While on the subject, I should say that bits of the soundtrack are actually very good: some excellent Billie Holiday, and a to-die-for slow, lazy version of Bye Bye Blackbird", sung by Diana Krall (a favourite of mine, I admit), who even turns up in a cameo performing the song in a nightclub. Mind you - speaking as a jazz fan and pedant - she sings the song at a tempo that would have been absolutely, ridiculously slow for the period. But enough of that.
Of the film itself, well, Marion Cotillard is wonderful but underused as JD's girlfriend; JD is his usual watchable self; and Christian Bale is a near-total cypher; but overall it's hard to really care about anyone. I know MM is often accused of making films which are all style and no substance, and it's hard to see him breaking out of the mould here.
How's the maths?
Well, not much here, but JD gets a big laugh at one point when he points out that $15000 is less than $300000 (I'm making the actual figures up here, I confess, but they're around that level). It's the way he tells them.
The general critical feeling seems to be that this is the best HP since Azkaban, and I'm happy to agree. In fact I think there might even be case for saying that this one is a shade better - HP3 looks amazing but as I recall the finale is a bit rushed (more a fault of the book, as it turns all Basil Expositiony). By contrast I was happily entertained throughout this one, and found the conclusion very dramatic and engaging. (I can even see it making my end of year top ten films list.)
Ah, yes: the conclusion. Or, as the good Doctors Mayo and Kermode have taken to calling it (for fear of being accused of giving away major plot points): The Unfortunate Incident. For those who don't know, the movie takes quite an unusual step in making a major change to events at this point in proceedings. It all boils down to whether or not Harry Potter is unable to act at a key juncture (due to magical shenanigans being placed upon him) or whether he chooses not to act - for reasons which may or may not be cowardice. The movie opts for the latter route, and I was expecting (like M&K) to be most discomfited by this, but I wasn't. To me, it's not about cowardice, it's about trust: Harry choosing to trust Dumbledore, and perhaps - just perhaps - even Snape. And I can see that the final movies (HP7 now being filmed as a two-parter, as anyfuleno) will get a lot of yardage out of the consequences of all this.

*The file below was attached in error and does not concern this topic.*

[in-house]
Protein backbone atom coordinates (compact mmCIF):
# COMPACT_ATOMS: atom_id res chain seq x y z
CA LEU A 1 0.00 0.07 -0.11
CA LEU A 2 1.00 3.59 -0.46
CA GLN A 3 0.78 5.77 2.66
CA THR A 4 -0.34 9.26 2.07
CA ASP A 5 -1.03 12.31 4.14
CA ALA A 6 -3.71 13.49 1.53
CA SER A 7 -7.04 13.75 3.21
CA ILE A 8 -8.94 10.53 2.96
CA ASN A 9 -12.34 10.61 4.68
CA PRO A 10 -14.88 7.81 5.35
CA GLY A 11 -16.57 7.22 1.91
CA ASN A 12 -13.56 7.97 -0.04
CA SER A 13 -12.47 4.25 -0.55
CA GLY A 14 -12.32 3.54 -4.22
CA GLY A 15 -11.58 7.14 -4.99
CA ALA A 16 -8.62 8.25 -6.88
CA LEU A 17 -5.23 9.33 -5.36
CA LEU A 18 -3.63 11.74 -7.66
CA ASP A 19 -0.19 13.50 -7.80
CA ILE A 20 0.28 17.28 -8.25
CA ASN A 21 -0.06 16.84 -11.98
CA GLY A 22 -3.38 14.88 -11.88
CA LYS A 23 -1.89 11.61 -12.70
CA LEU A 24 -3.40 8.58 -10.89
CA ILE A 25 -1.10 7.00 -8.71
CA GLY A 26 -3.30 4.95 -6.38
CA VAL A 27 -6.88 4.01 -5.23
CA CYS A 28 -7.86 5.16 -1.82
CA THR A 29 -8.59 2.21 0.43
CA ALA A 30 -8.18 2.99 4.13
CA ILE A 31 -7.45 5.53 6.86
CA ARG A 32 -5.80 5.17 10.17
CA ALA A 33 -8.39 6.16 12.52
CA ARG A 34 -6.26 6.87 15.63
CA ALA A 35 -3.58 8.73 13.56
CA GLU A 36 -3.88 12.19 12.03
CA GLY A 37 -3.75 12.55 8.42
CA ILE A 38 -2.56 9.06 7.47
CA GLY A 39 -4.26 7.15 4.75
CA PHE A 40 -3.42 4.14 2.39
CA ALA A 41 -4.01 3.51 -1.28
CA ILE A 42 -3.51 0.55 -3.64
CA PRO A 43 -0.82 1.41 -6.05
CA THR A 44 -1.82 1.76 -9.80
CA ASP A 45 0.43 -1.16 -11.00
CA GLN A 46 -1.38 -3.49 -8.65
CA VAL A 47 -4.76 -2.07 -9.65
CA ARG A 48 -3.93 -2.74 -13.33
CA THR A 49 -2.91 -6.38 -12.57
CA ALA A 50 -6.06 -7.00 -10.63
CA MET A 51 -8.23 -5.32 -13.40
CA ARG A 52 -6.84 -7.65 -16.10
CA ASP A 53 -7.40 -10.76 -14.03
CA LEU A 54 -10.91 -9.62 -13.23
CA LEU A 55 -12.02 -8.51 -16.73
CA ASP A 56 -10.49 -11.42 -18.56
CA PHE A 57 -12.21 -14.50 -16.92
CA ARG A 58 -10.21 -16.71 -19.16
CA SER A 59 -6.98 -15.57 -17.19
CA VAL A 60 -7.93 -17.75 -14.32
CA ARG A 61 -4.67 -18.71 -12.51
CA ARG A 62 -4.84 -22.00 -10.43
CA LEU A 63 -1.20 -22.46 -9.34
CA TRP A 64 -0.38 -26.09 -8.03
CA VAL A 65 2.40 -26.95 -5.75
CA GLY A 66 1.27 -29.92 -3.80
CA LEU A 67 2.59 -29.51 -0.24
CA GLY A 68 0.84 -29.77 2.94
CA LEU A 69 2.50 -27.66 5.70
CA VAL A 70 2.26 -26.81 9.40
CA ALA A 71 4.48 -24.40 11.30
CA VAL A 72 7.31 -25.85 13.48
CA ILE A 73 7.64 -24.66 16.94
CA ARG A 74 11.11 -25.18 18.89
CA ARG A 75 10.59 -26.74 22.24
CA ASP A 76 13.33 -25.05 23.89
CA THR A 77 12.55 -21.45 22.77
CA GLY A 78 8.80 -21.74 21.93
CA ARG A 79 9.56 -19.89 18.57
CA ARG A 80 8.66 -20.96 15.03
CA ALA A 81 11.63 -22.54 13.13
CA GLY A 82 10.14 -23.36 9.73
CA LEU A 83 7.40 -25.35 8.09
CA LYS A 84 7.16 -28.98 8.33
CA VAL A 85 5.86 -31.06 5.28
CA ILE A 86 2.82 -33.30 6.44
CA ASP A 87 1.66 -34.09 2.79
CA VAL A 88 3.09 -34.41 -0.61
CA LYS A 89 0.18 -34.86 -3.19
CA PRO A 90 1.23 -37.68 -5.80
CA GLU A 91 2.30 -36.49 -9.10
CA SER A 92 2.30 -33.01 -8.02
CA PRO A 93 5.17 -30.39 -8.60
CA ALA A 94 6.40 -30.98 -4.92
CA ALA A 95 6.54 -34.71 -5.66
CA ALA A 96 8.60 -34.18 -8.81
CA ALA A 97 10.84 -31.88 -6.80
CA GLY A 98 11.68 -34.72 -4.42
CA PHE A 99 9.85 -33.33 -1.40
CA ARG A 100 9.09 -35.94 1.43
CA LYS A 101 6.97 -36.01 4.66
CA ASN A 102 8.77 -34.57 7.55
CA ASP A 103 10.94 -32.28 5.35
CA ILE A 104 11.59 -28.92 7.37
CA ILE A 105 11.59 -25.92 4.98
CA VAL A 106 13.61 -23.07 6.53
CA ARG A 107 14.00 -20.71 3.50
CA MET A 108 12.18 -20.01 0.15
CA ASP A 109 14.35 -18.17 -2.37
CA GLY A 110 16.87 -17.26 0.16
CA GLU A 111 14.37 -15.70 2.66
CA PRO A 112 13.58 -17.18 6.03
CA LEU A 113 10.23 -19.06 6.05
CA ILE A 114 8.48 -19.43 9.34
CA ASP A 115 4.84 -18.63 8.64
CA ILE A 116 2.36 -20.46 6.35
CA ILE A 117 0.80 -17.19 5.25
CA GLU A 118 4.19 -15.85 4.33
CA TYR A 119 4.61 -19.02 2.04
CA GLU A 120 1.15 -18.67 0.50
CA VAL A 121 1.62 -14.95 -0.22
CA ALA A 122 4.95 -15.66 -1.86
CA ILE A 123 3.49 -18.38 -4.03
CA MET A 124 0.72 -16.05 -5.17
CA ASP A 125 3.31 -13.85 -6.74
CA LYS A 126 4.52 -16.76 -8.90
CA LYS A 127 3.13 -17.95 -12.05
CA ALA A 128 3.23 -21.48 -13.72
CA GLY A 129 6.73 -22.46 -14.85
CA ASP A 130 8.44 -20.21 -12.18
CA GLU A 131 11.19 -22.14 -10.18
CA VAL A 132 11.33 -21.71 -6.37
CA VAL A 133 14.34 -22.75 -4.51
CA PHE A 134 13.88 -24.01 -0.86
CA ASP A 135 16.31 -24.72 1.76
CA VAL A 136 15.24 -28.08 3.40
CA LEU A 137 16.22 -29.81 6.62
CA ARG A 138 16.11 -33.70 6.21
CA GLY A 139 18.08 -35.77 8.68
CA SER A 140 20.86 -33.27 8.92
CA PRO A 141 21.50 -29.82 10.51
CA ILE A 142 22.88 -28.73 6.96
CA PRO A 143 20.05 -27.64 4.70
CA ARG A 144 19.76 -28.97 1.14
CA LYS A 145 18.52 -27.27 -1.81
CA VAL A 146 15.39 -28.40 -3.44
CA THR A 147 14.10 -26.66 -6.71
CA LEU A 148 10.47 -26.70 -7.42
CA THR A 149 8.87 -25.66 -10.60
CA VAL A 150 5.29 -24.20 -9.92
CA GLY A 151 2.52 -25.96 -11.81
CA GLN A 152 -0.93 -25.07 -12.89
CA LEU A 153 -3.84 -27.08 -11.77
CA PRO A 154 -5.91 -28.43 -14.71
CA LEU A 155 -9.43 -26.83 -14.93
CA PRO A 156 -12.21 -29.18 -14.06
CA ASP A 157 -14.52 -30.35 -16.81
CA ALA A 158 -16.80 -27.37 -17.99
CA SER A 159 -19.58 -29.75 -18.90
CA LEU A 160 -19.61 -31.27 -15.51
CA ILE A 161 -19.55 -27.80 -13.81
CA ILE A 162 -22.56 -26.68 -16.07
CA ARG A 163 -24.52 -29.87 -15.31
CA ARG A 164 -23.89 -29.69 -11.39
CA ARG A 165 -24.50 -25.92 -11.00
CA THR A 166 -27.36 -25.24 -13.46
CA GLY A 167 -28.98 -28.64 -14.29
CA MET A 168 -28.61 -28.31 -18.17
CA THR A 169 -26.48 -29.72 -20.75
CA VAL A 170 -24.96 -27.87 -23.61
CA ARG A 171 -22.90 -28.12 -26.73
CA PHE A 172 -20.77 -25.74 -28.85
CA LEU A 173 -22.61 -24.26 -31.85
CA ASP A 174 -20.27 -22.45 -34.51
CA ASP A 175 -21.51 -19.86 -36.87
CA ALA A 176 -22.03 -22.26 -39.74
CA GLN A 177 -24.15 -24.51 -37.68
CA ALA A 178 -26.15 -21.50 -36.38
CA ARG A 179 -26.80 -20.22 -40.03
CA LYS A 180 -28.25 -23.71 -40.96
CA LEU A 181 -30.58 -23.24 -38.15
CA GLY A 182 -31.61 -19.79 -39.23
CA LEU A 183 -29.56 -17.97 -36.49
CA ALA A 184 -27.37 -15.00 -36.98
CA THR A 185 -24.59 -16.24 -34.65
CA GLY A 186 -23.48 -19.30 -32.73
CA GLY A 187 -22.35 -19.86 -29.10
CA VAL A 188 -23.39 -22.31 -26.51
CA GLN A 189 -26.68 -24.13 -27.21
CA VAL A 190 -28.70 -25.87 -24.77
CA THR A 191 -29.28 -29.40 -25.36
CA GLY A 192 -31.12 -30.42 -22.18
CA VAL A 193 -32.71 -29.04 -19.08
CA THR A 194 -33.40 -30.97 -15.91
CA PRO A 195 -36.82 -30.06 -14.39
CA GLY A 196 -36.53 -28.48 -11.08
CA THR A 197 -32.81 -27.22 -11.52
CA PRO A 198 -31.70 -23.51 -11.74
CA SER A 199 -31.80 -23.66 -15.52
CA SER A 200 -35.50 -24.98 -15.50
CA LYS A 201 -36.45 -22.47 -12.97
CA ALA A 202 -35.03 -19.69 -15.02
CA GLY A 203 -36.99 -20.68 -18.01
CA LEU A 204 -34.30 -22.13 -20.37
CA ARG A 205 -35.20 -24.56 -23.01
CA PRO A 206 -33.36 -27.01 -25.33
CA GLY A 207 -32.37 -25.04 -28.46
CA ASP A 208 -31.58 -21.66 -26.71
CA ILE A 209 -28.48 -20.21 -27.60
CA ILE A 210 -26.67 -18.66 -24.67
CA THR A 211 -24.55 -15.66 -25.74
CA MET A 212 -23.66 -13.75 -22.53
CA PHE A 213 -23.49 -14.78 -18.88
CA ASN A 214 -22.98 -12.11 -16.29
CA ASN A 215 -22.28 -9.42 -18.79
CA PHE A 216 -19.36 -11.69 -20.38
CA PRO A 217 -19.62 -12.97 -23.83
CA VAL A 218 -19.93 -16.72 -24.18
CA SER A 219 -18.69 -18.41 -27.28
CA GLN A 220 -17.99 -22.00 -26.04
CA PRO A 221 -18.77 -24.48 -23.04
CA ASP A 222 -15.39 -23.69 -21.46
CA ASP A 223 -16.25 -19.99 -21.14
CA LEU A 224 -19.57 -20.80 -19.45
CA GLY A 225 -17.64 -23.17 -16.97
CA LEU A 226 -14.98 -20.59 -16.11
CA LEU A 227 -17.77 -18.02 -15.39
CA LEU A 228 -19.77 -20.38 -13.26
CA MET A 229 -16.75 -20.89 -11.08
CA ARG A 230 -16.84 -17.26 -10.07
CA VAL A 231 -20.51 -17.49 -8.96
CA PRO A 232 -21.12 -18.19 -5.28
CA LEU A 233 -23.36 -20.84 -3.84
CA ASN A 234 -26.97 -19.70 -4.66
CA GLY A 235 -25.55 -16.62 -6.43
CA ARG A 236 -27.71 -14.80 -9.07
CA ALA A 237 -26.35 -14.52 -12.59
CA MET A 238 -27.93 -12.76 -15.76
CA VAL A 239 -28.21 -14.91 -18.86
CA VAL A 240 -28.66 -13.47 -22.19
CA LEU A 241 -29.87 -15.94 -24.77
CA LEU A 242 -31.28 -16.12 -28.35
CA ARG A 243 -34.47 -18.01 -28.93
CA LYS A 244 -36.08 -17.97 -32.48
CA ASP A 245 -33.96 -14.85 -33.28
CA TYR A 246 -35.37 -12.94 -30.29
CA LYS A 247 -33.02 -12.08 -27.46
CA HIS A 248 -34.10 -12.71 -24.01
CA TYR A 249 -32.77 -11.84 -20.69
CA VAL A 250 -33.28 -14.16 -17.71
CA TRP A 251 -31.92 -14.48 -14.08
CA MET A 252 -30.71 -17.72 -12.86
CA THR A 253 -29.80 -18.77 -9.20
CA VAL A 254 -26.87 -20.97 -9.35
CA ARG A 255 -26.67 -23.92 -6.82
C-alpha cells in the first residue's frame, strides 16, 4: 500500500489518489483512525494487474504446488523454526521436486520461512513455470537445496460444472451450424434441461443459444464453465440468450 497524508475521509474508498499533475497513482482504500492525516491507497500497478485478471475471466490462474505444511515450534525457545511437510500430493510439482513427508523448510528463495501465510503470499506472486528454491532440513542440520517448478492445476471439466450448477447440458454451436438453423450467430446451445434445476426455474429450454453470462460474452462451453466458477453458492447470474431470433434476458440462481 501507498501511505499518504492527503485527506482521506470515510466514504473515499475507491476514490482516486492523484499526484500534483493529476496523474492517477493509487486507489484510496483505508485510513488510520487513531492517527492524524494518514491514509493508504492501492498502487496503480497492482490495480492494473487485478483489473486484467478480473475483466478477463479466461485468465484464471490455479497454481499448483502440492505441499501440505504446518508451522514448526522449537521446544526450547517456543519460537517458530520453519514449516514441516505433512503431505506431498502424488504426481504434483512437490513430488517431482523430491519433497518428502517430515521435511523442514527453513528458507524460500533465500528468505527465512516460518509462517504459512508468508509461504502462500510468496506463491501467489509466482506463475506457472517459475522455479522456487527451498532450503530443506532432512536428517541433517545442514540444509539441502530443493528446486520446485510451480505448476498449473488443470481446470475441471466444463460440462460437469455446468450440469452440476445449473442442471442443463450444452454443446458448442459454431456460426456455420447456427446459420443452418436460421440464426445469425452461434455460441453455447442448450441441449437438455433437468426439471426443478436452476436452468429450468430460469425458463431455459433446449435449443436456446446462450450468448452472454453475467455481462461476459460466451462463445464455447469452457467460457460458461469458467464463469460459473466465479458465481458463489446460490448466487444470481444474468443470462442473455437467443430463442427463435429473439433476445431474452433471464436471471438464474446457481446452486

Kudos to Rupert Grint, who has gone from being an all-girning plank of wood to a young actor with a fine sense of comic timing, and to Jim Broadbent for a fine performance as a returning master to Hogwarts. And Alan Rickman as Snape - well, what can you say? He's chewing it all and loving it - and so are we.
How's the maths?
I've said it before - would it really, really hurt the film-makers to show a bit of maths being taught every now and then? I mean, I know it's a place of magical learning, so I can see why they give science lessons a miss... but presumably they get taught English, for goodness' sake, as they all seem able to read and write at least. So come on, film-makers, let's seize the opportunity. Let's face it, there are two films left and only one book title to play with (HP and the Deathly Hallows), so here's a golden opportunity.
Harry Potter and Curse of the Irreducible Quadratic Equation... it has a certain ring to it, surely?